Write the goal on the board. Next to each letter, as a group, answer the following questions.

  • What exactly do you want to happen or what exactly do you want to learn?

  • How will you know you have reached your goal?

  • How can it be done with the resources you have?

  • This means, do you have everything you need to be able to learn it.

  • Why do you want to reach this goal?

  • When will you reach your goal by?

 

Activity Five: Mistakes are Proof that you are learning (5 minutes)

Did you know that lots of great inventions were made by mistake? Did you know potato chips, super glue, play-doh and the ice-cream cone were all invented by mistake?

Is it okay to make a mistake?

Making a mistake can be unpleasant. It can leave you feeling frustrated and disappointed. It can mean you have to start over. But mistakes are an important part of learning, especially when you are trying something new.

Group discussion:

  • Can you think of a time you recently made a mistake?

  • What did you learn from your mistake?

There are three common ways we allow mistakes to affect our learning process:

1. We get discouraged. A mistake triggers 'I can't' thoughts, and we get frustrated or give up.

 

2. We don't reflect on our mistakes. We ignore the mistake or don’t spend time reflecting on why it happened. This is a missed opportunity to understand a mistake and avoid making it again!

 

3. We avoid taking risks or doing tasks we've made mistakes in before. We avoid situations because we don’t want to make mistakes again, and then we miss out on learning opportunities.

Group discussion: Watch - The magic of mistakes https://ideas.classdojo.com/i/growth-mindset-2

Activity Six: Understanding Resilience: Learning how to overcome obstacles with  positive self-talk (10 minutes)

 

Pose the question: Can anyone tell me what the word resilience means?

 

Resilience is the ability to recover quickly or cope with difficult, challenging, hurtful or disappointing circumstances. Resilience is NOT a skill you are born with, it is a skill that needs to be developed through practice. Resilient people never give up, even when times are tough. Resilient people have positive ‘I Can’ thoughts.

Let’s look at the story of twelve brave boys and a soccer coach who faced a big challenge.

On the 23rd of June, 2018, twelve members of the Wild Boards soccer team (the youngest just 11) and their coach went exploring in a cave complex in northern Thailand. They just took torches with them as they expected to only be gone an hour or so. Soon after entering the cave, heavy rainfall caused flooding, which trapped them in a muddy, dark and terrifying part of the cave system.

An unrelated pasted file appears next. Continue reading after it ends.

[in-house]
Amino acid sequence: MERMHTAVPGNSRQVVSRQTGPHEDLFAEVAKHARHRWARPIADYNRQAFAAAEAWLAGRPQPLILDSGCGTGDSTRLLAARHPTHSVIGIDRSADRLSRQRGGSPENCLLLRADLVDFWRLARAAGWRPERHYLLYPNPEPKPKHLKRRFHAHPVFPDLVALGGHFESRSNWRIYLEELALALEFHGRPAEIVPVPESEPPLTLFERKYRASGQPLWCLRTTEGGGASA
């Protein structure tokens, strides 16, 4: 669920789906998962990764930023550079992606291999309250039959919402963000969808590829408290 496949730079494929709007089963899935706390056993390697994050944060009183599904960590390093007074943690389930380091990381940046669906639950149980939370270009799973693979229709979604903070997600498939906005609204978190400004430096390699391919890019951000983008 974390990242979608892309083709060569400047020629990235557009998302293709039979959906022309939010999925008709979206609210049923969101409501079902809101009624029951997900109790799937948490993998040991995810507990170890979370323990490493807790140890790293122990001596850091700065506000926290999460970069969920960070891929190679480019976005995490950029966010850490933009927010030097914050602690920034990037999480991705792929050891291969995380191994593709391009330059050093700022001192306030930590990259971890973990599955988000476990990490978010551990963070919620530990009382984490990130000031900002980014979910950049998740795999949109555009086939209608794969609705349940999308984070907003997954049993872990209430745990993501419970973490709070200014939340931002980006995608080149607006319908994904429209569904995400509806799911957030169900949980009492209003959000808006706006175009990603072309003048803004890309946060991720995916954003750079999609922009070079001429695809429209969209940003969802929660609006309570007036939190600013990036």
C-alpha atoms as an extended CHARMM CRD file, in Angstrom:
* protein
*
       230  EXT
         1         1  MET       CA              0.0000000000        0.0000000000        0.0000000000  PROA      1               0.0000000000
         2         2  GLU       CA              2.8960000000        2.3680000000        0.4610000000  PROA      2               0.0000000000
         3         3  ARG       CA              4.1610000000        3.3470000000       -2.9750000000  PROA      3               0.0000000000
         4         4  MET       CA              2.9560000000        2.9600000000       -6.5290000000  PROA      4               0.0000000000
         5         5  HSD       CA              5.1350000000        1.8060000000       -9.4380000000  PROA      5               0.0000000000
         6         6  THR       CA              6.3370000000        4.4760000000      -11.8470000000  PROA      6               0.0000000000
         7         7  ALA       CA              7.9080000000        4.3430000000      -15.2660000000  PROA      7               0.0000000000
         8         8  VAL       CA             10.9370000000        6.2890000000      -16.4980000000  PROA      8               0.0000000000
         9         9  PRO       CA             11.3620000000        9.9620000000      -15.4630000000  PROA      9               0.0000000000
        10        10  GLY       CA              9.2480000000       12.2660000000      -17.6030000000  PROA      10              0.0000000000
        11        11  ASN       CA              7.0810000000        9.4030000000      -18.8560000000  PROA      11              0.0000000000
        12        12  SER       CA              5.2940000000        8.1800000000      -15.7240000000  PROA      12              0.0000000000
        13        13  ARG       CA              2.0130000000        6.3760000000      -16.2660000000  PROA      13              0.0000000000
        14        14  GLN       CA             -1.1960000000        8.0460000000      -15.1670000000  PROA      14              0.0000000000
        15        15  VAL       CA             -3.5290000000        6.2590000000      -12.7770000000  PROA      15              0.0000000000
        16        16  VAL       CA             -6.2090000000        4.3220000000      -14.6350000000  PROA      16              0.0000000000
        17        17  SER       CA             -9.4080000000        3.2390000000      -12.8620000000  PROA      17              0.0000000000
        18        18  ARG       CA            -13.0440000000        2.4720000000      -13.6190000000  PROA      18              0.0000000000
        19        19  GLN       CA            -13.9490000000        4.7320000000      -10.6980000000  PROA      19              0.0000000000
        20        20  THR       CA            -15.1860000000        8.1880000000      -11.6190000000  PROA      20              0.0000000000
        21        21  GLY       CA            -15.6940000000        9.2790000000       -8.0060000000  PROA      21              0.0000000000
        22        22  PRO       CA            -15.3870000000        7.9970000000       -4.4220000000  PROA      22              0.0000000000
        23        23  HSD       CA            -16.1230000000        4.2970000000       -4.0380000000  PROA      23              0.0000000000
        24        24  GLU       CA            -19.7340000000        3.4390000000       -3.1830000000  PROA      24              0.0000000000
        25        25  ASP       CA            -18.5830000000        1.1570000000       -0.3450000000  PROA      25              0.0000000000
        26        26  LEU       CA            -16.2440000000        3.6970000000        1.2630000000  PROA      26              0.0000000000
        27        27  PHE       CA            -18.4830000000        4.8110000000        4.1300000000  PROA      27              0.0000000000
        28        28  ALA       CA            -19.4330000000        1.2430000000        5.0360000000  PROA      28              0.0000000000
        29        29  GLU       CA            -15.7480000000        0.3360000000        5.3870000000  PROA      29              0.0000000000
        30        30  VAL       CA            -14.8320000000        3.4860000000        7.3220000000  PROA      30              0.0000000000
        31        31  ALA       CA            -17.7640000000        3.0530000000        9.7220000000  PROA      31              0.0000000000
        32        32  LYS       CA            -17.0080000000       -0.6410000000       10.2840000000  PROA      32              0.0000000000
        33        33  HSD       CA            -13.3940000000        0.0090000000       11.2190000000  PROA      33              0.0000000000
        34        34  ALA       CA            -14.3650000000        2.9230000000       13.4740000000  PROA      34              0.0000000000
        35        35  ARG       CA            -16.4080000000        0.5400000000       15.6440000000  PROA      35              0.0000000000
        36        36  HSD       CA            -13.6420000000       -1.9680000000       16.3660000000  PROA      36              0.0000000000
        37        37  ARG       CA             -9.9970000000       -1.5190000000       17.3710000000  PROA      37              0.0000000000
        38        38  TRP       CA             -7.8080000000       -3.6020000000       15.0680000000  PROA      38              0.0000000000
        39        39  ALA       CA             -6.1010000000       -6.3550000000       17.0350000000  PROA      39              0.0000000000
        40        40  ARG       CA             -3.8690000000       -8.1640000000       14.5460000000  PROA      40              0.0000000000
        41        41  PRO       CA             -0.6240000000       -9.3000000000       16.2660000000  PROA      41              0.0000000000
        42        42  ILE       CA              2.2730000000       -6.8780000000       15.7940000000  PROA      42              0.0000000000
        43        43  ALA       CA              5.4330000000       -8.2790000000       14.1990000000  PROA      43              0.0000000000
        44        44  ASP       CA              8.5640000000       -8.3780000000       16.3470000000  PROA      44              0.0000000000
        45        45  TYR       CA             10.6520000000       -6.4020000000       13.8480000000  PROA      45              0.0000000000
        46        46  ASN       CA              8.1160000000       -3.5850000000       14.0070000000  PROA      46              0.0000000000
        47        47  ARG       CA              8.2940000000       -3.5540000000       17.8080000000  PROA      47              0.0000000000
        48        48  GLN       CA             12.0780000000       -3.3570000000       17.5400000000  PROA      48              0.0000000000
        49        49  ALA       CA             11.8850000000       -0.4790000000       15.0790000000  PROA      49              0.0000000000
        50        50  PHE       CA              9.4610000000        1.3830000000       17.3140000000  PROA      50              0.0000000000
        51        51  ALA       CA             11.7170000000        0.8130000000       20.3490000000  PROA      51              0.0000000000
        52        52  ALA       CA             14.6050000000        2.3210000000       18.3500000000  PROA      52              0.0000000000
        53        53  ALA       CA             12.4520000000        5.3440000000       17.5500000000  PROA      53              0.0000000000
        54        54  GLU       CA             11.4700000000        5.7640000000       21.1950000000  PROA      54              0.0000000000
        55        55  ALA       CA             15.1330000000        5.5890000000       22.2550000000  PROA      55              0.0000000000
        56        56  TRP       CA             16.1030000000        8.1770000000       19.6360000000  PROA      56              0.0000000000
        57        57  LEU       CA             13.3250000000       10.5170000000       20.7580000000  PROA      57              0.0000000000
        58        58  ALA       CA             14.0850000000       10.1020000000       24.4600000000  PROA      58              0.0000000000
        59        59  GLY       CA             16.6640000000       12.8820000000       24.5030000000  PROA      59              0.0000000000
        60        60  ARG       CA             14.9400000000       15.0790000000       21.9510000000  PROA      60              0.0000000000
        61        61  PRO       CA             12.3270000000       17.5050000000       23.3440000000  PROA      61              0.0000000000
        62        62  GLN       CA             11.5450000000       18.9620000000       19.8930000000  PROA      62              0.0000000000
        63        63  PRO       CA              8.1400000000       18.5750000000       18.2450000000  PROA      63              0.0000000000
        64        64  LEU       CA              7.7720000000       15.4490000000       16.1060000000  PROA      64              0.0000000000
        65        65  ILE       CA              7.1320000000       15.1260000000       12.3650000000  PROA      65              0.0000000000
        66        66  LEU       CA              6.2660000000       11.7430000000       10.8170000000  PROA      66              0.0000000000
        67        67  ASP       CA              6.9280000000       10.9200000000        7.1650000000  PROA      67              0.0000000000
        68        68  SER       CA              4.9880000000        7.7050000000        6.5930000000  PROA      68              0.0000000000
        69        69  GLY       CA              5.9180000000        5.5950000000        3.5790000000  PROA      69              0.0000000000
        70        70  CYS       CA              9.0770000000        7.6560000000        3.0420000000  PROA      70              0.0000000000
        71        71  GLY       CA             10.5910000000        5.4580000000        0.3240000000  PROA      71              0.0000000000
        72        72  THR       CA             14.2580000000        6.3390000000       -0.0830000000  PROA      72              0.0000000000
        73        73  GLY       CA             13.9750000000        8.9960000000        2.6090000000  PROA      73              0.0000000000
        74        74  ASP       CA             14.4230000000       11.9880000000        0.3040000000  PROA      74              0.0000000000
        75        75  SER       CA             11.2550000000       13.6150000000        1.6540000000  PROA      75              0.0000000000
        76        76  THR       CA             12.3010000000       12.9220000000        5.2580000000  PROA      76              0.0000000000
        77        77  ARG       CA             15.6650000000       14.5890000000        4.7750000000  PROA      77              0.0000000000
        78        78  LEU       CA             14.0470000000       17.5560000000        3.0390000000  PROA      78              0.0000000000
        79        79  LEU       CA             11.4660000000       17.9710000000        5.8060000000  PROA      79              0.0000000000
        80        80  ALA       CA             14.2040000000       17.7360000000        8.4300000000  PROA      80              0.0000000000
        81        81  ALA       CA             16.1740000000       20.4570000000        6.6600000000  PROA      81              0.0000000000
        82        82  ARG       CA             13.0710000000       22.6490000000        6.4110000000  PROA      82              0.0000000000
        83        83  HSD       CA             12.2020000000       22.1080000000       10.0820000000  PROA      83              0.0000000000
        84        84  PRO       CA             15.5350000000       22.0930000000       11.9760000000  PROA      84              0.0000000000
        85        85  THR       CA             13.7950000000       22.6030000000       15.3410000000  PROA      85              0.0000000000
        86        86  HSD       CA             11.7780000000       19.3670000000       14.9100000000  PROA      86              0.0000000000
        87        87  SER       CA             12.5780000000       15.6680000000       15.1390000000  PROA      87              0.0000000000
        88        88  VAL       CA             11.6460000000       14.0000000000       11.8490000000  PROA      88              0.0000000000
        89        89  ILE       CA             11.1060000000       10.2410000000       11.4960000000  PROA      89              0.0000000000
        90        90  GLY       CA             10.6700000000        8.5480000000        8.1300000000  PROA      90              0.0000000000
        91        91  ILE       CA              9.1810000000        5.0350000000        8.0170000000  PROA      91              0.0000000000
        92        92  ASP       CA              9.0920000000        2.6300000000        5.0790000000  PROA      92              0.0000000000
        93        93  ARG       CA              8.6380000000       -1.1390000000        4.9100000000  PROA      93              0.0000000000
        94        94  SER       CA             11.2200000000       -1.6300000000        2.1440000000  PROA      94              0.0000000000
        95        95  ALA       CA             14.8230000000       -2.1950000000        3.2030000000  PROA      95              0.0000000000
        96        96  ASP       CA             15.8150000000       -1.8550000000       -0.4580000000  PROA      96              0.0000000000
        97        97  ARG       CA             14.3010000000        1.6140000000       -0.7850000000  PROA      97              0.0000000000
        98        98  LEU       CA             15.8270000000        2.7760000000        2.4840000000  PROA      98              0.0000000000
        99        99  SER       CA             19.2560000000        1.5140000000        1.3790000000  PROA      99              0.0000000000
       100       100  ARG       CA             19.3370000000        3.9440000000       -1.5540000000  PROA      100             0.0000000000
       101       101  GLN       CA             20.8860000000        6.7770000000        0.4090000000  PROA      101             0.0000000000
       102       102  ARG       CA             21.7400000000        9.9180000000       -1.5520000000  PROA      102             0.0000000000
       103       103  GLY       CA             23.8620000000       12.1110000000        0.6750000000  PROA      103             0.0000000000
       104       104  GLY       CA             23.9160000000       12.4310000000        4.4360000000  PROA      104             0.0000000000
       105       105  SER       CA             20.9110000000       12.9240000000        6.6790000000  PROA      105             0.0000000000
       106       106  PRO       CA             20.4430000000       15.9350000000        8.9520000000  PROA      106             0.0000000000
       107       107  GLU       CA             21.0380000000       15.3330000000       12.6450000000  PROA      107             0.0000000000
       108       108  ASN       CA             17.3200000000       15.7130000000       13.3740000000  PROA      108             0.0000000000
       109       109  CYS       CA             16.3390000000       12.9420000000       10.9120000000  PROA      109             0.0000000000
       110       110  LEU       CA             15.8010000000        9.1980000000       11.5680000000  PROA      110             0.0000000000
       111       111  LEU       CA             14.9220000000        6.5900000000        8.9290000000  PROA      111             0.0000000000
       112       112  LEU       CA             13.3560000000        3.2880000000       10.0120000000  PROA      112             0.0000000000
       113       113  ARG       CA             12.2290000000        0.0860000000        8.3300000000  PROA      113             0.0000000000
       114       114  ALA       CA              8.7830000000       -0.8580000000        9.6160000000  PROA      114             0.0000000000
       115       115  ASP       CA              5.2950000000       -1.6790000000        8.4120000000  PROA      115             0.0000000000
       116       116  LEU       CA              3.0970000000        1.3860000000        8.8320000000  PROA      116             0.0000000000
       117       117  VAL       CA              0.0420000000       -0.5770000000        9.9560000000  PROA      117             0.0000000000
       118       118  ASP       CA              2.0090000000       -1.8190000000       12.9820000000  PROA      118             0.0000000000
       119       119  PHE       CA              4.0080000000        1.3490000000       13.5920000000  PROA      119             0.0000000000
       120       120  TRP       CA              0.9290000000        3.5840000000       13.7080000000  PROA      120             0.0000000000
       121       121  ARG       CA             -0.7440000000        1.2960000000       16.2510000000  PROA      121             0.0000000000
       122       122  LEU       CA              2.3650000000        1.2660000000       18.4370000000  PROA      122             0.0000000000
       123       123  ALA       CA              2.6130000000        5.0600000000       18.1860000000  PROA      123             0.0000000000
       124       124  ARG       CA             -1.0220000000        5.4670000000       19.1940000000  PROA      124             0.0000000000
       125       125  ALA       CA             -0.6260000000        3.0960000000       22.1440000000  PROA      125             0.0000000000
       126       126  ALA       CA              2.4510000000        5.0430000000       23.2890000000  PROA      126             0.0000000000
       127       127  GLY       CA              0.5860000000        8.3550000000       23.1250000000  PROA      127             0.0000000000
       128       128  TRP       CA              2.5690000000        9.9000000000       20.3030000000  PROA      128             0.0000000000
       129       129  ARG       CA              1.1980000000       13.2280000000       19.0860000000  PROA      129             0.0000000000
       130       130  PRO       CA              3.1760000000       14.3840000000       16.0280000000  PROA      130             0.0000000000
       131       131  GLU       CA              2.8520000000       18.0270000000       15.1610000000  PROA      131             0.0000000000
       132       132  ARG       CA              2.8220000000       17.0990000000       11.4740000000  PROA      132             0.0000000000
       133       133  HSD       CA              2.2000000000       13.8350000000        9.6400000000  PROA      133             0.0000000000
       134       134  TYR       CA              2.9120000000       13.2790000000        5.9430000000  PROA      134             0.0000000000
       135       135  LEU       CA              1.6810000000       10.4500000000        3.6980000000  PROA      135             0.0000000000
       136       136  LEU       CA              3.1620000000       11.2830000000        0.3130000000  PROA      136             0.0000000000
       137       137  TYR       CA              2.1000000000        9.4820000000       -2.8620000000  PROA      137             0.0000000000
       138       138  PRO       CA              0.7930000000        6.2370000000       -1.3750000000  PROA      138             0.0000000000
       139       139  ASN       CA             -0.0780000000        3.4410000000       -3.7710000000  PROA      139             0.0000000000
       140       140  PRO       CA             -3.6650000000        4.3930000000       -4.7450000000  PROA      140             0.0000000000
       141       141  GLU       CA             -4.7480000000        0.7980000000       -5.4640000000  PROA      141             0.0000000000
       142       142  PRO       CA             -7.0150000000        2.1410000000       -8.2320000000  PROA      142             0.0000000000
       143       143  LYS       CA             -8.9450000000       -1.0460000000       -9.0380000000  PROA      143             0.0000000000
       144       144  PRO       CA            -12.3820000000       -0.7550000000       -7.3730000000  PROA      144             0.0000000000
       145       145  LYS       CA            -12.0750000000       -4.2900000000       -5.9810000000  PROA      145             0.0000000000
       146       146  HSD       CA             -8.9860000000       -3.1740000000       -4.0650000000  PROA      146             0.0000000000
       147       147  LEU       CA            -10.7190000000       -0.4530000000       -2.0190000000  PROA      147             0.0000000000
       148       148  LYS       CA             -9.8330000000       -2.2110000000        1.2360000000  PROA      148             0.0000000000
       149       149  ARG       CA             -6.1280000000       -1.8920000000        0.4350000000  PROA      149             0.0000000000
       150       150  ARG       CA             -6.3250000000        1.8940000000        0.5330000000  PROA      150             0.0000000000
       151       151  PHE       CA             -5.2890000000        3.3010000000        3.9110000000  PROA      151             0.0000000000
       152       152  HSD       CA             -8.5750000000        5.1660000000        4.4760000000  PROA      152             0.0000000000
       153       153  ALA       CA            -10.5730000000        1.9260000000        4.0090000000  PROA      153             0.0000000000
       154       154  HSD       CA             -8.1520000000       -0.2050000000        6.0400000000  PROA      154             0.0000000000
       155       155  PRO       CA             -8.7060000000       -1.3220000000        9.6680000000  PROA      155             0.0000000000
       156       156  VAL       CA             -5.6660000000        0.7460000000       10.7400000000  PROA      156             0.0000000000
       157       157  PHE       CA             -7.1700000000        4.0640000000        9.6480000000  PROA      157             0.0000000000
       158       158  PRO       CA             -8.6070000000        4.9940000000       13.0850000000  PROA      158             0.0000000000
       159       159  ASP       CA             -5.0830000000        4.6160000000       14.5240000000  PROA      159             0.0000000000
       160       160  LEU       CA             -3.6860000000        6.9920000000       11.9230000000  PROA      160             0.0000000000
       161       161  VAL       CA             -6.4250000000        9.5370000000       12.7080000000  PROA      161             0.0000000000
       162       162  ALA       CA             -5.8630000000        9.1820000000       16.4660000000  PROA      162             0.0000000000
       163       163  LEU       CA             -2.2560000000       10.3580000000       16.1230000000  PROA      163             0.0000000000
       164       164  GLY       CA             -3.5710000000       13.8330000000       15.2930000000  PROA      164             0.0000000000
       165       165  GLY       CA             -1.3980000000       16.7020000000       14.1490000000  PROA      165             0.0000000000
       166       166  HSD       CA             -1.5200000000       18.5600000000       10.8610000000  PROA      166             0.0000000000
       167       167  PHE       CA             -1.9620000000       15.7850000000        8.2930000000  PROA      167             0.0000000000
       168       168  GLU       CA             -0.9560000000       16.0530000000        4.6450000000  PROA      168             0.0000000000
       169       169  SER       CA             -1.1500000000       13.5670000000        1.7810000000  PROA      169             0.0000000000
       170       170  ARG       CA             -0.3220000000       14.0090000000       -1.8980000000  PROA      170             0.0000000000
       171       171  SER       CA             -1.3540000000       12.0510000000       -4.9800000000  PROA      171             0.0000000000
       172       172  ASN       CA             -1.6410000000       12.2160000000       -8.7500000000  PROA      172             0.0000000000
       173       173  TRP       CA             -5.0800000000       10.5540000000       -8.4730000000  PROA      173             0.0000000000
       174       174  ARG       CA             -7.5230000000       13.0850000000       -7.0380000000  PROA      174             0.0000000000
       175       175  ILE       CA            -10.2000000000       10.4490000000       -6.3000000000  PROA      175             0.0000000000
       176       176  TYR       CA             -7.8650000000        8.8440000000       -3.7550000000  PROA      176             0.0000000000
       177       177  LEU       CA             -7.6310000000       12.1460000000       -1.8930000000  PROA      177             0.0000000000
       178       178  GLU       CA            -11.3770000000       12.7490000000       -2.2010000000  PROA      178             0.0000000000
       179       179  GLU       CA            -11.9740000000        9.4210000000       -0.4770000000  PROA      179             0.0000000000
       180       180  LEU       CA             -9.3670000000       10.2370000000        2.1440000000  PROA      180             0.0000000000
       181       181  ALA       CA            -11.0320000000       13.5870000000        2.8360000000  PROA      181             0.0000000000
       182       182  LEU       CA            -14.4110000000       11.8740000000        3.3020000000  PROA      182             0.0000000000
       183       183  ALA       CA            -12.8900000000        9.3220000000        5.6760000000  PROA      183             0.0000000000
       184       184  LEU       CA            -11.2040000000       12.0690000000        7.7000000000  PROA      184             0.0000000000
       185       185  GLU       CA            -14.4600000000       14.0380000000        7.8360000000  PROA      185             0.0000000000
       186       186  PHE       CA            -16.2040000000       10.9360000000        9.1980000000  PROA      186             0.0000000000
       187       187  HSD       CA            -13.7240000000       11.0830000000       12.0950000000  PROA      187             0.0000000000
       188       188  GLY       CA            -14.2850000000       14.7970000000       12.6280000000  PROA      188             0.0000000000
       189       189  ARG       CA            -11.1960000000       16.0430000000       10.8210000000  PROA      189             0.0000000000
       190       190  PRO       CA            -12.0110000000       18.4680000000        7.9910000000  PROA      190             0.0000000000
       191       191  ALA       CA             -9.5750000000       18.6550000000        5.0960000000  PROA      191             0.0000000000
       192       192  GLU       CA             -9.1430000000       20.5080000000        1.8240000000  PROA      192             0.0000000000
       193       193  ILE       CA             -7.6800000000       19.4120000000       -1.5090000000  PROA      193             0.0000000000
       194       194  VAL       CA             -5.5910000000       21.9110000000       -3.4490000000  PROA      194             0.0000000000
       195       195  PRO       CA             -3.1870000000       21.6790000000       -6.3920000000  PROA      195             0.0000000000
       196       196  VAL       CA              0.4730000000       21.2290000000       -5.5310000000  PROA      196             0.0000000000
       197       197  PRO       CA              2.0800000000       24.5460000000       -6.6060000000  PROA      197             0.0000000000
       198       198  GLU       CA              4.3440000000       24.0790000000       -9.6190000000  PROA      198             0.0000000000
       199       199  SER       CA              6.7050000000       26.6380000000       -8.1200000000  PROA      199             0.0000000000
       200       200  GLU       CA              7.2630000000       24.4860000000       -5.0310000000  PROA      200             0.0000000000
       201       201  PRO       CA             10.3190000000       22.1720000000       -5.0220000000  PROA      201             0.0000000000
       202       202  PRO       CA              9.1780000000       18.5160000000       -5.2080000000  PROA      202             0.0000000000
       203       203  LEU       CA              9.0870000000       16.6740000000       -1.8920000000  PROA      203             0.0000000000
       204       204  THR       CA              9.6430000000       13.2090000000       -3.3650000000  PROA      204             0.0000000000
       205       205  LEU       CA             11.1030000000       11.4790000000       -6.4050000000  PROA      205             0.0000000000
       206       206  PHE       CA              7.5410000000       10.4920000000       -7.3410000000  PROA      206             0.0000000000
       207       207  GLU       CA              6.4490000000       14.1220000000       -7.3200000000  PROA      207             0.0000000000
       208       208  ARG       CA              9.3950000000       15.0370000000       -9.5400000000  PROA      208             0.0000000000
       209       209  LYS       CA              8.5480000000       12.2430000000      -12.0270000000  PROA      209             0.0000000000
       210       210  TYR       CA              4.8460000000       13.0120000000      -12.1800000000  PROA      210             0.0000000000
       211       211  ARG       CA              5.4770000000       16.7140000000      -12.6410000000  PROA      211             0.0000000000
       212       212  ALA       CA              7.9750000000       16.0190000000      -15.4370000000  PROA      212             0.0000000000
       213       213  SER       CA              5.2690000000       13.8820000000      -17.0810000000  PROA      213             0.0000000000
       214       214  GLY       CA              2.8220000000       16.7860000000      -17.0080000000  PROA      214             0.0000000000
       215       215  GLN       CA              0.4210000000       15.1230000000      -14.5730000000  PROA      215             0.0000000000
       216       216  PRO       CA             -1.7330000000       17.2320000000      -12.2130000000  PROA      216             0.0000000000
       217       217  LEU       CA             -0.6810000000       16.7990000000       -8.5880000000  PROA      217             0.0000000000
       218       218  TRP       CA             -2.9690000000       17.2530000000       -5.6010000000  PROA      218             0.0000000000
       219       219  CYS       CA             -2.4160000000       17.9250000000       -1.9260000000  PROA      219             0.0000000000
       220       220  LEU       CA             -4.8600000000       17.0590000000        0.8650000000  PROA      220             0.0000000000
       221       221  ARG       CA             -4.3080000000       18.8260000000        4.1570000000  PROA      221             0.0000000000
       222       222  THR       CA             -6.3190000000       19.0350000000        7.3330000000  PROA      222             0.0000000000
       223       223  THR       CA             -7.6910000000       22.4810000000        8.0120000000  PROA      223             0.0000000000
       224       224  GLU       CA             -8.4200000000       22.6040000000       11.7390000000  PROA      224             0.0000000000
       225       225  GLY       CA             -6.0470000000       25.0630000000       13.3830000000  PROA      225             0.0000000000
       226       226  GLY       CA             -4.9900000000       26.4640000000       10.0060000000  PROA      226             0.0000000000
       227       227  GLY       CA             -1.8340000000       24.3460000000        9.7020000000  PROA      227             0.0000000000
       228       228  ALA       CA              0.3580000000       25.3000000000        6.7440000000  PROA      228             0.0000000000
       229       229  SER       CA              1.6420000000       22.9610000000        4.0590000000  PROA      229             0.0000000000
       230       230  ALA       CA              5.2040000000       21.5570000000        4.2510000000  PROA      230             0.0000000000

They would not emerge until two weeks later. It took an international term of selfless experts to free the boys and their coach. It was since been described as a superhuman rescue effort, due to the high-stress circumstances and potential for disaster. Some of the boys were not strong swimmers but they had to swim out of parts of the cave that were flooded with a diver.

 

Watch a short video about the Thailand Cave Rescue.

 

https://www.youtube.com/watch?v=4_HcNlnWhkA

Pose the question: How did the boys show resilience? Write answers on the board.

  • They huddled together to keep warm

  • They took turns using their torches in order to save batteries

  • They took turns to lick water from the cave walls

  • They used meditation to stay calm

  • They never gave up hope and were determined to survive

  • They did not panic

  • They talked of the future and even used humour to take their mind off the challenges they faced

  • They used positive self-talk.

 

 

Pose the question: How can you be more resilient? Write answers on board.

  • Change negative thoughts to positive thoughts

  • Look for ways around challenges and don’t give up.

  • Accept that you cannot stop things from going wrong in life

  • Focus on what is in your control

  • Learn from past mistakes

  • Practise problem-solving skills

  • Keep things in perspective

  • Ask for help and support

Concluding Discussion (5 minutes)

 

Today we learned that when we change our words in our heads it influences how we feel and what we do.  This week I want you to try to catch any ‘I Can’t’ thoughts that you have and quickly change it to ‘I Can’t Yet’ and then make a plan to figure it out.  If we change our words in our heads from ‘I Can’t’ to ‘I Can’ then anything is possible. 

Close the session: Thank the group for their participation throughout the session.  Encourage them to practice the new skills they learned during the week.  Share with the group an exciting activity that they will do during the next GRIT lesson.

Extra activities:

Download the episode from Bluey called 'Bike'.  The episode is an excellent example of a growth mindset and the children love it!